Honesty has always been incredibly important to me.
That sounds kind of obvious, but when you start to pay attention it’s amazing how many little lies we let slip through just in the course of a day – excuses for not wanting to go out in the evening, white lies to children – it all adds up.
The older I get, the more I try to avoid these little lies, even if they feel like they might not do any harm. It might feel easier to tell a friend you can’t come out because you have a headache, but is it really any harder to just say ‘you know what, I really do want to see you, but today has just been exhausting and I know if we go out tonight I’m going to be rubbish company and neither of us will have a good time’?
I also try to be honest because I want other people to be honest with me. I’d much prefer to ask someone how they are and hear that actually, things aren’t great, if that’s the reality of their situation. I find it hard to be all ‘oh yeah, fine, great!’ with people when that’s not how I’m feeling and it’s through our vulnerability, sharing the bad stuff as well as the good, that we form real connections with people.
When it comes to blogging and social media it’s the same – I want to present a real version of myself so that you feel that the relationship we have as writer and reader is a genuine one. I’m not afraid to tell you when I’m sad, or when I get my vagina rejuvenated, and I like that. It’s like we’re chums.
What I’m finding more and more difficult though is feeling like I’m telling you the truth, but not the whole truth.
When I first started blogging, ten years ago, Bee and Belle were 14 and 7 years old. They were already of an age where I was mindful of what they may or may not want me to share, but Belle at least was still young enough that our day to day lives contained plenty of low key, sharable anecdotes. I could tell you sweet stories about her, like this one where we found the rabbit ‘asleep’ and had to have a chat about death.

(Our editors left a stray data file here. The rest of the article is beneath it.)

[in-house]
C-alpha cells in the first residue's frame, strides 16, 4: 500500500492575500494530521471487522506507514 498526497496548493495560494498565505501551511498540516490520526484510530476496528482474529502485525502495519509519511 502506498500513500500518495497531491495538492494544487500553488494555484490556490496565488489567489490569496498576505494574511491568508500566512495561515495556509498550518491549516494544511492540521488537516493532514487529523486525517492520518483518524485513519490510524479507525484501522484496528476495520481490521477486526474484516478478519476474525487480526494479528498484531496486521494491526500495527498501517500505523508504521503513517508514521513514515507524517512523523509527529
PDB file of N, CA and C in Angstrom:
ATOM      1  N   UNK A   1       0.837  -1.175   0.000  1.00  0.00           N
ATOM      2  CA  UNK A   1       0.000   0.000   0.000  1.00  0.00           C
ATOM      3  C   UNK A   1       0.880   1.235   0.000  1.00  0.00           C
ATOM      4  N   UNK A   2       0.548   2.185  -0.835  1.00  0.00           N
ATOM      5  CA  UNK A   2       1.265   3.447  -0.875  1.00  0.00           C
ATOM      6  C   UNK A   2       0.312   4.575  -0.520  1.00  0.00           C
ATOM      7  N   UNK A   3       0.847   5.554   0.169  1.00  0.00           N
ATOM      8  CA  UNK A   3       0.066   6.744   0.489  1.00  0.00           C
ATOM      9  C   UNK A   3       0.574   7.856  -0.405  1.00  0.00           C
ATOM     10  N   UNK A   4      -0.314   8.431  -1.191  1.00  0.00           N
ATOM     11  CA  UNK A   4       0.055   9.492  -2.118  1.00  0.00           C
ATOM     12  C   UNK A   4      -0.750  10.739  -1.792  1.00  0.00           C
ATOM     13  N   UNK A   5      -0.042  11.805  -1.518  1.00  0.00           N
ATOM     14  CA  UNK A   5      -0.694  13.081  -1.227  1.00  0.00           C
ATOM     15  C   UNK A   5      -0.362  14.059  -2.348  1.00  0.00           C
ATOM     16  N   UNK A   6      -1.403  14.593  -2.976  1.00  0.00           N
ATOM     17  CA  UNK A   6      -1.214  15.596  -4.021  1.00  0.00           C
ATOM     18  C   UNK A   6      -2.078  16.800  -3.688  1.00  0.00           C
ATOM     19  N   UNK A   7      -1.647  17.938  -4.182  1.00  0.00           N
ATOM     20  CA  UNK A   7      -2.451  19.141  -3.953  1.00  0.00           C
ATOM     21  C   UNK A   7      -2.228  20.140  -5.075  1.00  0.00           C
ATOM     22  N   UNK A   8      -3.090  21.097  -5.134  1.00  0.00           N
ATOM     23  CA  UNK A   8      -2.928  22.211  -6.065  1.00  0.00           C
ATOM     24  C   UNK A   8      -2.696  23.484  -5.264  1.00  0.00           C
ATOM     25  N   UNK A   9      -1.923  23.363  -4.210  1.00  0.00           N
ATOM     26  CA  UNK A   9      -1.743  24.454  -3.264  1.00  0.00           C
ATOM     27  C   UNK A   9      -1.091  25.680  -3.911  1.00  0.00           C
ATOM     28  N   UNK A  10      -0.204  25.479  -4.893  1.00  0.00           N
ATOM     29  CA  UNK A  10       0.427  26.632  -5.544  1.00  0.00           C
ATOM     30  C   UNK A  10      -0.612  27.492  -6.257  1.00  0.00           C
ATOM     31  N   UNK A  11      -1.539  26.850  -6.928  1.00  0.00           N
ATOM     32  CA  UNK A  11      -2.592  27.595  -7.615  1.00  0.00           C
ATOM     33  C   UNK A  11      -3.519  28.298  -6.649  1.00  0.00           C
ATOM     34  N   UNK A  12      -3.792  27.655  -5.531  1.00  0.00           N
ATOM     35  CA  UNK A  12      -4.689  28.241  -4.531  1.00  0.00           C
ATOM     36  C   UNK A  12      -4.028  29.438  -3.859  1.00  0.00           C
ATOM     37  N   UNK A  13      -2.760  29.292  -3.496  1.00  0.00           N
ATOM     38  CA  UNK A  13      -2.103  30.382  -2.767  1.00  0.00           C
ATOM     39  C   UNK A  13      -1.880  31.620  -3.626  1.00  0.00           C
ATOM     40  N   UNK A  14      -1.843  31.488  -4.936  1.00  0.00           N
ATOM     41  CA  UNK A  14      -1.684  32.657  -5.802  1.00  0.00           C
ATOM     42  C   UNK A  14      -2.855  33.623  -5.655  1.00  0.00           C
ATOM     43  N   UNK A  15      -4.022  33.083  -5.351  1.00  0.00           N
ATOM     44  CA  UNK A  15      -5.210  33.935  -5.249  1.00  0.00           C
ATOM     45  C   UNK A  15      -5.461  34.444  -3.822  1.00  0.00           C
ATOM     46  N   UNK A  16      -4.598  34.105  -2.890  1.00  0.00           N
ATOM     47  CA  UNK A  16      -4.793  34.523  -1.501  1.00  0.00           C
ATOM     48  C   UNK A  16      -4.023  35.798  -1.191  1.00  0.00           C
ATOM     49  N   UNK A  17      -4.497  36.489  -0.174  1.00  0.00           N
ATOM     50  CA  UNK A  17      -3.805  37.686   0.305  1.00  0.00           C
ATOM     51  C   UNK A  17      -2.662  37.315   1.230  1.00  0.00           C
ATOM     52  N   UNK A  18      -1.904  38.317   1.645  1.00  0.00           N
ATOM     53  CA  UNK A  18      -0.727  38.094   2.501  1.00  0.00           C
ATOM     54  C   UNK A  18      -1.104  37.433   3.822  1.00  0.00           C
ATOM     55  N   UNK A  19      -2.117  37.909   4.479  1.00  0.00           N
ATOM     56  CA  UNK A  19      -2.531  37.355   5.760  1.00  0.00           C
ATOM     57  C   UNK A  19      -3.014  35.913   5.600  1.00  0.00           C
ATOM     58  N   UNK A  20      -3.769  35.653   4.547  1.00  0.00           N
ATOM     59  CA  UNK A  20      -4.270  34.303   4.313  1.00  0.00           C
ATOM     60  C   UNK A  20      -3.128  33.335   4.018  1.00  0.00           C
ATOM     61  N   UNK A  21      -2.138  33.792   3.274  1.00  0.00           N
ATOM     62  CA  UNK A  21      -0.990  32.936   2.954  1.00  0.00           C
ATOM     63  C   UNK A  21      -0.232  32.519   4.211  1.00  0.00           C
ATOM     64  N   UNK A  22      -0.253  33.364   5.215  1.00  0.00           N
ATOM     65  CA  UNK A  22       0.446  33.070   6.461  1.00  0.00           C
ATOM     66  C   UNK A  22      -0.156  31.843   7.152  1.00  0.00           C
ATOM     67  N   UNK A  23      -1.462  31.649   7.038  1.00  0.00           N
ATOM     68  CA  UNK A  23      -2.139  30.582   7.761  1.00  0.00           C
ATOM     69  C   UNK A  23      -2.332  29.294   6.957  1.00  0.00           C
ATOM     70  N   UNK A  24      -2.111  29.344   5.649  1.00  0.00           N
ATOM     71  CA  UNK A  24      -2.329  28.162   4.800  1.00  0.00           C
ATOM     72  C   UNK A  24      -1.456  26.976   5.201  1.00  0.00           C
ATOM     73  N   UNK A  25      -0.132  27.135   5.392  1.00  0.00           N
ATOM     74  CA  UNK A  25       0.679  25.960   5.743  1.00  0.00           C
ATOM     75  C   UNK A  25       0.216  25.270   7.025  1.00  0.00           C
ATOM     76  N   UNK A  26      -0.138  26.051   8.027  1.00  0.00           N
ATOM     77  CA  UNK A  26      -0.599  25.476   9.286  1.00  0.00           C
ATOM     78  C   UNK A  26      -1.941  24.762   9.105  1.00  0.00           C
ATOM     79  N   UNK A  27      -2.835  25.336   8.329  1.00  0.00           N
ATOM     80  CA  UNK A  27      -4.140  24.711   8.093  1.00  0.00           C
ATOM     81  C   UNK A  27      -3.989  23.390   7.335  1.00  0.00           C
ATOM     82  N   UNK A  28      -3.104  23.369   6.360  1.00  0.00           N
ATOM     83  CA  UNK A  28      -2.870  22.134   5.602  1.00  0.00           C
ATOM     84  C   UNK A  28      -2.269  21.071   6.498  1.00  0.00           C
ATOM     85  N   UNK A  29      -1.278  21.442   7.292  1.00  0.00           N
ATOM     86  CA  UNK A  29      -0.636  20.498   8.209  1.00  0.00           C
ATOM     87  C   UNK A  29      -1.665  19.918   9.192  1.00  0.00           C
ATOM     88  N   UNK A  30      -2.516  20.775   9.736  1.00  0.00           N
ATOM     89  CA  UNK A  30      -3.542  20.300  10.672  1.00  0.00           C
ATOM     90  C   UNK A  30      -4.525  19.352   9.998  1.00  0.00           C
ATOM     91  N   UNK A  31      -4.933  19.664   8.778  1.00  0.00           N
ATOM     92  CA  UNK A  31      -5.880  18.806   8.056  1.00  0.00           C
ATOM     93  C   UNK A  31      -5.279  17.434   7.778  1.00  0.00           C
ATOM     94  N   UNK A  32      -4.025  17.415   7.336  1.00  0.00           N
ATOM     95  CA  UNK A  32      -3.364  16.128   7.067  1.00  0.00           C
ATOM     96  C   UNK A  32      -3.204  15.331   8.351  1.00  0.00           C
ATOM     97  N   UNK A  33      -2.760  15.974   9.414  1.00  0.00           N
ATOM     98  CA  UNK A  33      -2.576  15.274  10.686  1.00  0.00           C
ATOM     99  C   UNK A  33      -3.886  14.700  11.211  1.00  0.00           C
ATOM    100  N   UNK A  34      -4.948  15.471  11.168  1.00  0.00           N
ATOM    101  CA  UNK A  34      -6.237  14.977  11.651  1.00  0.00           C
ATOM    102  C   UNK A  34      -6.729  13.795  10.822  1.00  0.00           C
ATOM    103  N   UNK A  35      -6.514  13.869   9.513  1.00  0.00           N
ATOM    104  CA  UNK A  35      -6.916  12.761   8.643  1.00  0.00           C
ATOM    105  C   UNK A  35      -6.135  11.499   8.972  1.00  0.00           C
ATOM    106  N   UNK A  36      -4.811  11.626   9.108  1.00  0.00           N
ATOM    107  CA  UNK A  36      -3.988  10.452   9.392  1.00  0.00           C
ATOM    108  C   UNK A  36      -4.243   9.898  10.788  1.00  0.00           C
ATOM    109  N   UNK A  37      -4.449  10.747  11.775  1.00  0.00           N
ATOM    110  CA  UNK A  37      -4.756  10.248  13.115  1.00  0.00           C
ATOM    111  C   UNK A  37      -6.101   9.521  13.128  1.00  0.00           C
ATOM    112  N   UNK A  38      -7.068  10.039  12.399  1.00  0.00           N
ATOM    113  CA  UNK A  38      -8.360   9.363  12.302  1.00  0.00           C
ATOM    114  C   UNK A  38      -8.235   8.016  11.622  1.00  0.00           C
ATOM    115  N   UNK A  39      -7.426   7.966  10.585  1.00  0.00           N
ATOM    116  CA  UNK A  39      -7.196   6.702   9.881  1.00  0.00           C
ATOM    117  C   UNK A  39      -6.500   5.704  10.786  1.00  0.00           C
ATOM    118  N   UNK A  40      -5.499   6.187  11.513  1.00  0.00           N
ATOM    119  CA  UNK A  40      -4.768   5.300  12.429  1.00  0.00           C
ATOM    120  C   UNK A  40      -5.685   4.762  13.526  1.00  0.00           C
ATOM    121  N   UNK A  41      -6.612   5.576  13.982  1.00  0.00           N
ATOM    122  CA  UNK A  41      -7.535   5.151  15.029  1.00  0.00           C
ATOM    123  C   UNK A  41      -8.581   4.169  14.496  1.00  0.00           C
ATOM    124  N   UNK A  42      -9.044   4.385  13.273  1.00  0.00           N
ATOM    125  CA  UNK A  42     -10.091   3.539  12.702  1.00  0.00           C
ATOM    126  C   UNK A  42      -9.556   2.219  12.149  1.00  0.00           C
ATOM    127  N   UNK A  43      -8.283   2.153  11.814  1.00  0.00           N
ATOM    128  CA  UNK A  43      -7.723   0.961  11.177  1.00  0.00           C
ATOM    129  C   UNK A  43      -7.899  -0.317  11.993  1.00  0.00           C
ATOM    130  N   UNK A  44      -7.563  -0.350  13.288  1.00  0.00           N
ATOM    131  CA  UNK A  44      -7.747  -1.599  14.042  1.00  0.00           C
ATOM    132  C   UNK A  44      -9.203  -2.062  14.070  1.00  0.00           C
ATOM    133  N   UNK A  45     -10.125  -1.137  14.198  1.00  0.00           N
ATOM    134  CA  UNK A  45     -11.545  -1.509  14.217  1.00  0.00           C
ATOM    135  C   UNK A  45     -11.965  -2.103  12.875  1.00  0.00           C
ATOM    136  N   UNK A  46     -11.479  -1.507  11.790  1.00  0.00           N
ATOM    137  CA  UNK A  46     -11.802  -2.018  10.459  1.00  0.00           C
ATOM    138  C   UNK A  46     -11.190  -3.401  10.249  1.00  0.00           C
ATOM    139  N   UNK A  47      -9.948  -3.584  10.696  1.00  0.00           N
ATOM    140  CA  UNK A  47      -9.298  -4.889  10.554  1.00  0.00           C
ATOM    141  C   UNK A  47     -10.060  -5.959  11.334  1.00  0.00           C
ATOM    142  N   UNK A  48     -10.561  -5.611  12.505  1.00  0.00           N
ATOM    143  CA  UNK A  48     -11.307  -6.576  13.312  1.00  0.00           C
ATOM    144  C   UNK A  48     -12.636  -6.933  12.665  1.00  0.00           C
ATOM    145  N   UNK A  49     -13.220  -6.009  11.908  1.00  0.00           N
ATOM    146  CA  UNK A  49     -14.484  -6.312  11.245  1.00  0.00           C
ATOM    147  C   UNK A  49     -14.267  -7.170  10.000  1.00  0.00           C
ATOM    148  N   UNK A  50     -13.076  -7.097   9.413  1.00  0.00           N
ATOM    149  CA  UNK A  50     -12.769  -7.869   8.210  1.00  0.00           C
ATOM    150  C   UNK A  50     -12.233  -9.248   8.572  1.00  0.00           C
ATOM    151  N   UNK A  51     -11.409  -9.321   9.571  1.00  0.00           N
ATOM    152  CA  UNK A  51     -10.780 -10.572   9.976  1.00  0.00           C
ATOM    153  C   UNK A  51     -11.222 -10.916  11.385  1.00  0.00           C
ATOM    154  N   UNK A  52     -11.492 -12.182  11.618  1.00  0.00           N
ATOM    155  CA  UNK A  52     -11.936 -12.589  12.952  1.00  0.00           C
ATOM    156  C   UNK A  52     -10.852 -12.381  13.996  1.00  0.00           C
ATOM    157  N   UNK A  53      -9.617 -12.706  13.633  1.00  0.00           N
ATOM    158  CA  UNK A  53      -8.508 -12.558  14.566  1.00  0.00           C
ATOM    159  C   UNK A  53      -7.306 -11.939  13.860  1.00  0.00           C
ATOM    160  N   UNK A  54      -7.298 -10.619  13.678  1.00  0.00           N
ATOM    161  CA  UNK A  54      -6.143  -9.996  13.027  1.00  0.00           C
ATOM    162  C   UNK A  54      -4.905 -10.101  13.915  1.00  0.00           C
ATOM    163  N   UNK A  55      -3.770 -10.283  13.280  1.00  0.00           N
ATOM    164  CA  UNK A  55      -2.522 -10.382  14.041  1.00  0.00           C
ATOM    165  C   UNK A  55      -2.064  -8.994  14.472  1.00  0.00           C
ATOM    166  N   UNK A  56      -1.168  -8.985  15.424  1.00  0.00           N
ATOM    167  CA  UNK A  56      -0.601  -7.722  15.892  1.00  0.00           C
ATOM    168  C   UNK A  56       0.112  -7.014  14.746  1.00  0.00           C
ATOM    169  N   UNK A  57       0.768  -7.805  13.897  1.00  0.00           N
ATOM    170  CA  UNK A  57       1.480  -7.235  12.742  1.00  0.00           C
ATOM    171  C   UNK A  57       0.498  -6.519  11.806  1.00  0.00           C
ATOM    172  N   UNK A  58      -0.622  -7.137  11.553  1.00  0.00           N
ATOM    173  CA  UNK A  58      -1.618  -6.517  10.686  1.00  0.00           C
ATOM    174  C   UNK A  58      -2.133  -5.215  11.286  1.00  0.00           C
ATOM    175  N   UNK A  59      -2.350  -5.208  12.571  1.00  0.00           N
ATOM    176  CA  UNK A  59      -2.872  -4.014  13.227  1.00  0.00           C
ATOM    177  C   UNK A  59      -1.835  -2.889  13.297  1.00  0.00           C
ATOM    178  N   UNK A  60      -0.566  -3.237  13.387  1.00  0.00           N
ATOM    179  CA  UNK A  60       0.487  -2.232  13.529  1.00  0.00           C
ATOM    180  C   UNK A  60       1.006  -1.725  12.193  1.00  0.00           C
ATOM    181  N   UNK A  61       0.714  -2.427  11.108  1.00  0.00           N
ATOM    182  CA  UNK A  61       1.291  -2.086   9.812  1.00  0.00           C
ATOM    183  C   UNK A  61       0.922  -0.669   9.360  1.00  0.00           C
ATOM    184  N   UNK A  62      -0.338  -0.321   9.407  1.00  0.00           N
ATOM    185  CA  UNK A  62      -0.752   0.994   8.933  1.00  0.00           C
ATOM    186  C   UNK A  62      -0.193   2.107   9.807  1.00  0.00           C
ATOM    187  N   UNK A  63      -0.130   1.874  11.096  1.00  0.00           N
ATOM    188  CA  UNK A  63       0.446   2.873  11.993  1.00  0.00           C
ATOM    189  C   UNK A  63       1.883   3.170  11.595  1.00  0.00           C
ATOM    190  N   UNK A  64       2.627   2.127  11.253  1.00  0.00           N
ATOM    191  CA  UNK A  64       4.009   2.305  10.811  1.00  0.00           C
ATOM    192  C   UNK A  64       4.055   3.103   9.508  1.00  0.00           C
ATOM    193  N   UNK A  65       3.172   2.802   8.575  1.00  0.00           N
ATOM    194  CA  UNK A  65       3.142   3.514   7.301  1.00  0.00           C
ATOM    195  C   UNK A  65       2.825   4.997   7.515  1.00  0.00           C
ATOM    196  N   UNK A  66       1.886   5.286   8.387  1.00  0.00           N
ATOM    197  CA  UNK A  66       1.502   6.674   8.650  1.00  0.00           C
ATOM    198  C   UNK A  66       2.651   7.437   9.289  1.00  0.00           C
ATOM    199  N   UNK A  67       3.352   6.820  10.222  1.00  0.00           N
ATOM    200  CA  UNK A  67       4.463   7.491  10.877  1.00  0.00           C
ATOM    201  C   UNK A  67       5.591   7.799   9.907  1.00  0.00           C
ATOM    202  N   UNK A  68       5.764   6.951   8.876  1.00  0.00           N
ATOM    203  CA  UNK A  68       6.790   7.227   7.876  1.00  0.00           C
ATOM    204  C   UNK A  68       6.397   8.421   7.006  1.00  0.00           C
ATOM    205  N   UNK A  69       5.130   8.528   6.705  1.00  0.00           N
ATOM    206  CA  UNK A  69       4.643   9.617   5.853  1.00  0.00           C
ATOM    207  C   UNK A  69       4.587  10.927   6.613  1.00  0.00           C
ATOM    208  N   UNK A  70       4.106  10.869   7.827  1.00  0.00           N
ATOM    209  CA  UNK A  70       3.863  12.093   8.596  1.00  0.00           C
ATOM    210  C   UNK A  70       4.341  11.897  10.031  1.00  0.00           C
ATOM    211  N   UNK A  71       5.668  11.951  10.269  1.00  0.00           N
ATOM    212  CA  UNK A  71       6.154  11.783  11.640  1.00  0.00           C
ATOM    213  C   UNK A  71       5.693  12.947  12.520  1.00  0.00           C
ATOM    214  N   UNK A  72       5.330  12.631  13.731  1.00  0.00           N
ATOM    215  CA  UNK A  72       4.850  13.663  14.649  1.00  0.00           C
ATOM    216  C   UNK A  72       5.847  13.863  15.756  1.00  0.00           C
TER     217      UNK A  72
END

As they’ve gotten older though, their lives have become more complicated and, quite rightly, more their own, and I feel less and less able to share their stories. It’s not that there’s not plenty to talk about, both in terms of the things that they go through and the impact on me, or even that I don’t think it would be interesting – I actually feel bad that I can’t share some of it, because I know as a parent of older children how much you want to hear that other parents are going through the same things.
The fact is though that they are not my stories to share anymore.
As much then as I want to present a full and honest version of myself to you, I can’t help but sometimes feel like a fraud. It’s silly I know – I’m under no obligation to share every detail of my life after all – but can you really get to know a person when big chunks of their life go unspoken? Can I still be authentic if I only share a slice of what I think about every day?
It’s something I think about a lot, and I think it’s part of the reason why the last year or so of blogging has felt like harder work. I have so much that I could say, plenty of truths to tell, but I have to balance that now with respect for other people’s privacy. It’s frustrating sometimes, because I so enjoy being able to write in a raw and frank way that really connects with people. It can feel like I’m short changing you.
I have some ideas for how I want to change this, which I hope will make my blog a more interesting and valuable place to visit, but in the meantime I’d love to know if this resonates with you. You might not be a writer, it might just be in terms of how you talk to friends or family, how honest you feel you are or can be in every day life, and what impact this has on you. Please do leave a comment and share your thoughts.